- Kaipust, R. "Swim Trials CEO named president of the Omaha Sports Commission"[permanent dead link], Omaha World-Herald. August 27, 2008. Retrieved 9/21/08.
- Official website Archived September 15, 2008, at the Wayback Machine. Omaha Sports Commission. Retrieved 9/21/08.
- "NU and Qwest Center Omaha Selected to Host 2008 NCAAs" Archived January 16, 2010, at the Wayback Machine, University of Nebraska. March 20, 2008. Retrieved 9/21/08.
- Sloan, K. "Fahey absent as MECA board, residents speak out against plan"[permanent dead link], Omaha World-Herald. October 12, 2007. Retrieved 9/21/08.
- "Metropolitan Entertainment and Convention Authority" Archived August 23, 2012, at the Wayback Machine, Retrieved August 10, 2012.
- "NCAA attendance" (PDF). Omaha.com. Archived (PDF) from the original on September 5, 2018. Retrieved February 28, 2019.
- Feigen, Mike (April 17, 2011). "Chasers Celebrate Win in Werner Park Opener". Web.minorleaguebaseball.com. Retrieved June 30, 2012.
- (nd) Team History Archived May 17, 2007, at the Wayback Machine. Omaha Lancers. Retrieved 6/7/07.
- United Football League Brings Professional Football to Omaha and Invites Sports Fans to 'Name Your Team' Archived April 18, 2010, at the Wayback Machine
- "Kansas City Kings (1972-1985)". Sportsecyclopedia.com. Archived from the original on July 3, 2012. Retrieved June 30, 2012.
- "Hearty Souls (And Soles) Compete In Omaha Marathon" Archived May 9, 2008, at the Wayback Machine, WOWT. September 21, 2008. Retrieved 9/21/08.
- Logan, C. "A (b)room of their own: On curling in Omaha, past and present" Archived February 22, 2014, at the Wayback Machine, Omaha World-Herald. February 2, 2014.
- Mead and Hunt. (2007) Reconnaissance Survey of Portions of North Omaha Nebraska Historic Buildings Survey Archived September 9, 2008, at the Wayback Machine. City of Omaha and the Nebraska State Historical Society. p. 4. Retrieved 9/5/08.
- Parks and Recreation. Archived June 7, 2008, at the Wayback Machine City of Omaha. Retrieved 9/20/07.
- "Comprehensive State Trails Plan: A Network of Discovery II (ANOD II)" Nebraska Games and Parks Commission. Retrieved 9/5/08.
- Folsom, B.W. (1999) No More Free Markets Or Free Beer: The Progressive Era in Nebraska, 1900–1924 Archived January 15, 2016, at the Wayback Machine. Lexington Books. p. 61. Retrieved 9/27/08.
- Luebke, F.C. (2005) Nebraska: An Illustrated History Archived January 15, 2016, at the Wayback Machine. University of Nebraska Press, 2005 p. 246.
- "Nebraska: Our towns: Omaha, Douglas County" Archived July 20, 2011, at the Wayback Machine, University of Nebraska-Lincoln. Retrieved 9/23/08.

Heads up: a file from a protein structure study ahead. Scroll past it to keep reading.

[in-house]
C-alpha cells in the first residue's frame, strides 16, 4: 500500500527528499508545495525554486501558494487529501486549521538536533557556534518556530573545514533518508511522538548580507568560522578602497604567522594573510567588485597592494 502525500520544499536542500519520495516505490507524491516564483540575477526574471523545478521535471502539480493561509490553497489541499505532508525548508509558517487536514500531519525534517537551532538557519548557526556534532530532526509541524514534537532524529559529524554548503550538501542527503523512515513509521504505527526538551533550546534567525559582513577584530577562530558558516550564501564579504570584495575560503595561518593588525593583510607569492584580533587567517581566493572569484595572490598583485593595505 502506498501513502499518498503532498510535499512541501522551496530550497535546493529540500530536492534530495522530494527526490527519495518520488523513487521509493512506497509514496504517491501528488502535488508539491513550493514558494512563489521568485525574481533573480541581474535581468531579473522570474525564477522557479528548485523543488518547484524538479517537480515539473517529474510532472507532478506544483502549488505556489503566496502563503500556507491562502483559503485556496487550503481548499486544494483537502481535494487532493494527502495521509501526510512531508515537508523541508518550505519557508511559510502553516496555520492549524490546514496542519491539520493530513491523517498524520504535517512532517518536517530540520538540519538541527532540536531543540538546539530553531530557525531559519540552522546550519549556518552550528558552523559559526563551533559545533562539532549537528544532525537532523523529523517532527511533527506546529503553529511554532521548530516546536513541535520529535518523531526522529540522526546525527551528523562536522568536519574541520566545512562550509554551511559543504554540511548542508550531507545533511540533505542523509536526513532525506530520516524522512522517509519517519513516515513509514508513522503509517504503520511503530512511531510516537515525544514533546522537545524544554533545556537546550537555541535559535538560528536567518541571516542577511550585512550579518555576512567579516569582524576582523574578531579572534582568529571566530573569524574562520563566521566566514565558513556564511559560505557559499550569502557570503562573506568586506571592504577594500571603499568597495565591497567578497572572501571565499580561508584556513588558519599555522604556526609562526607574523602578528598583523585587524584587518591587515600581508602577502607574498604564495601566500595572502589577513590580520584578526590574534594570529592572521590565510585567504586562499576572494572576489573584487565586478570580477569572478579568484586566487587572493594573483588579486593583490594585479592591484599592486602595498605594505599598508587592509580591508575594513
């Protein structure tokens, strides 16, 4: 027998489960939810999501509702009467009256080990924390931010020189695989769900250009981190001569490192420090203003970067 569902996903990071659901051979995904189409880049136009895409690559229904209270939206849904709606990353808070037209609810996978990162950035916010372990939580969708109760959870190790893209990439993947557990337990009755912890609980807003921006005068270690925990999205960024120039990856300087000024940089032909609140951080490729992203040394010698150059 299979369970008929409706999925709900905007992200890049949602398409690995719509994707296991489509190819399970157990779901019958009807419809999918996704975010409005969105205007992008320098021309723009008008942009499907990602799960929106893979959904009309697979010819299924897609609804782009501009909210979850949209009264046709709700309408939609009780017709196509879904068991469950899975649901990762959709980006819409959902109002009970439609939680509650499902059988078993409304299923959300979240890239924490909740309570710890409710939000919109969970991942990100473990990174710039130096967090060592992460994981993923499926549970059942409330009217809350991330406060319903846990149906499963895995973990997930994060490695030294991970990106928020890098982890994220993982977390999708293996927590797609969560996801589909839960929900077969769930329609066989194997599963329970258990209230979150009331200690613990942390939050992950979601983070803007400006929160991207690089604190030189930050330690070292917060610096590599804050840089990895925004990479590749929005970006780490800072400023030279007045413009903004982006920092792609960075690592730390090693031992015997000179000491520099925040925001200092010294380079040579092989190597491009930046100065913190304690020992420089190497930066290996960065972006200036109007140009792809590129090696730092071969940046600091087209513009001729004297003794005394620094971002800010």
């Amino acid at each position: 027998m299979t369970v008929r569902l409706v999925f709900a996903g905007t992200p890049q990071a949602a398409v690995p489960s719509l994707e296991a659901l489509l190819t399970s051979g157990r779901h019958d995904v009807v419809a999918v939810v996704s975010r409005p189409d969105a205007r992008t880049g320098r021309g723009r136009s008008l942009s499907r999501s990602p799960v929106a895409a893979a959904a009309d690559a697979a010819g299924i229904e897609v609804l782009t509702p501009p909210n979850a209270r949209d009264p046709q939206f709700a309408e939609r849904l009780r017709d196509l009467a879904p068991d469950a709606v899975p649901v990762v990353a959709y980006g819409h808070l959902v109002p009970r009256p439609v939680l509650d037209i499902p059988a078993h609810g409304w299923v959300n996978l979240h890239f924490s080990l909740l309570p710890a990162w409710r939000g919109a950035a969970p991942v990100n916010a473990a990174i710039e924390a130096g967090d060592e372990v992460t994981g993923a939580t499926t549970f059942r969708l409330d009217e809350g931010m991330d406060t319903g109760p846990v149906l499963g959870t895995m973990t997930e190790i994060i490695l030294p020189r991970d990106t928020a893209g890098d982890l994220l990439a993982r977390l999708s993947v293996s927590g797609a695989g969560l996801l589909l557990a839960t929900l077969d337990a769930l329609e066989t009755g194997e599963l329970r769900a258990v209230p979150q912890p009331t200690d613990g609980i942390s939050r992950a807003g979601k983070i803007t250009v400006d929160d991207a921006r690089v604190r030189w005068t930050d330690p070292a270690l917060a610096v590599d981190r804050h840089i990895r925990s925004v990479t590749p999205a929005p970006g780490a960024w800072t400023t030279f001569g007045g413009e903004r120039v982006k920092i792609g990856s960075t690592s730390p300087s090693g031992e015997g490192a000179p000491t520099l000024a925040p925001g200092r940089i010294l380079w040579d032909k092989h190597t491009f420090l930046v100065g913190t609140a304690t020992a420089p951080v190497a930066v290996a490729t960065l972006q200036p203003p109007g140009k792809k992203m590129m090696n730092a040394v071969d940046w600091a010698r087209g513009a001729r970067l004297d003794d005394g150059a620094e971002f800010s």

- Daly-Bednarek, J.R. (1992) The Changing Image of the City: Planning for Downtown Omaha, 1945–1973. University of Nebraska Press. p. 156.
- "Departments" Archived September 2, 2012, at the Wayback Machine, City of Omaha. Retrieved August 10, 2012.
- Senning, J.P. (2007) "What municipal home rule means today: Nebraska's three home rule charters", National Municipal Review, 219. pp 564–568.
- Powell, C. (2002) "Draft: A Brief Analysis of City/County Government Consolidations", City of Omaha. Retrieved 8/29/07.
- "Obama Camp Targets Omaha: Obama Makes A Play In Nebraska, One Of Only Two States That Can Split It's Electoral Votes" Archived May 26, 2013, at the Wayback Machine, CBS. Retrieved 9/27/08.
- Bratton, A.J. "Hundreds visit Obama's Omaha headquarters" Archived March 29, 2019, at the Wayback Machine, Associated Press. September 10, 2008. Retrieved August 10, 2012.
- "Senators To Campaign In Omaha For Obama" Archived September 27, 2011, at the Wayback Machine, KETV. September 12, 2008. Retrieved 9/27/08.
- "Obama wins electoral votes in Omaha", Omaha World-Herald. November 8, 2008. Retrieved 11/11/08.
- Schulte, Grant (May 27, 2011). "Nebraska Redistricting Maps Approved". Associated Press. Retrieved August 10, 2012.
- Crime in Omaha Archived February 18, 2009, at the Wayback Machine, Greater Omaha Economic Development Council. Retrieved 5/13/08.
- FBI 2006 Universal Crime Rate Archived February 9, 2014, at the Wayback Machine, Federal Bureau of Investigation. Retrieved 11/20/08.
- Hull, J. (1993) "A Boy and his Gun", Archived September 30, 2007, at the Wayback Machine Time magazine. Retrieved 8/17/07.
- Transcript to "Nebraska's gambling history" Archived October 14, 2008, at the Wayback Machine, Nebraska ETV. Retrieved 11/20/08.
- United States Congress Senate Committee on the Judiciary Subcommittee on Constitutional Rights. (1974) Criminal Justice Data Banks 1974: Hearings Before the Subcommittee on Constitutional Rights of the Committee on the Judiciary. Government Printing Office. p 411.
- "Pottawattamie County May Join Suit Against Casino: Nebraska trying to stop planned Carter Lake casino" Archived January 7, 2009, at the Wayback Machine, WOWT. August 17, 2008. Retrieved 2/11/09.
- Official website Archived December 4, 2008, at the Wayback Machine. Gambling With The Good Life. Retrieved 11/20/08.
- Elfrink, T. and Morton, J. "Casino near Omaha would join booming Indian gambling industry", Omaha World-Herald. January 20, 2008. Retrieved 2/11/09.
- "Official Fall 2007 Membership Data". Omaha Public Schools. Retrieved 5/28/08.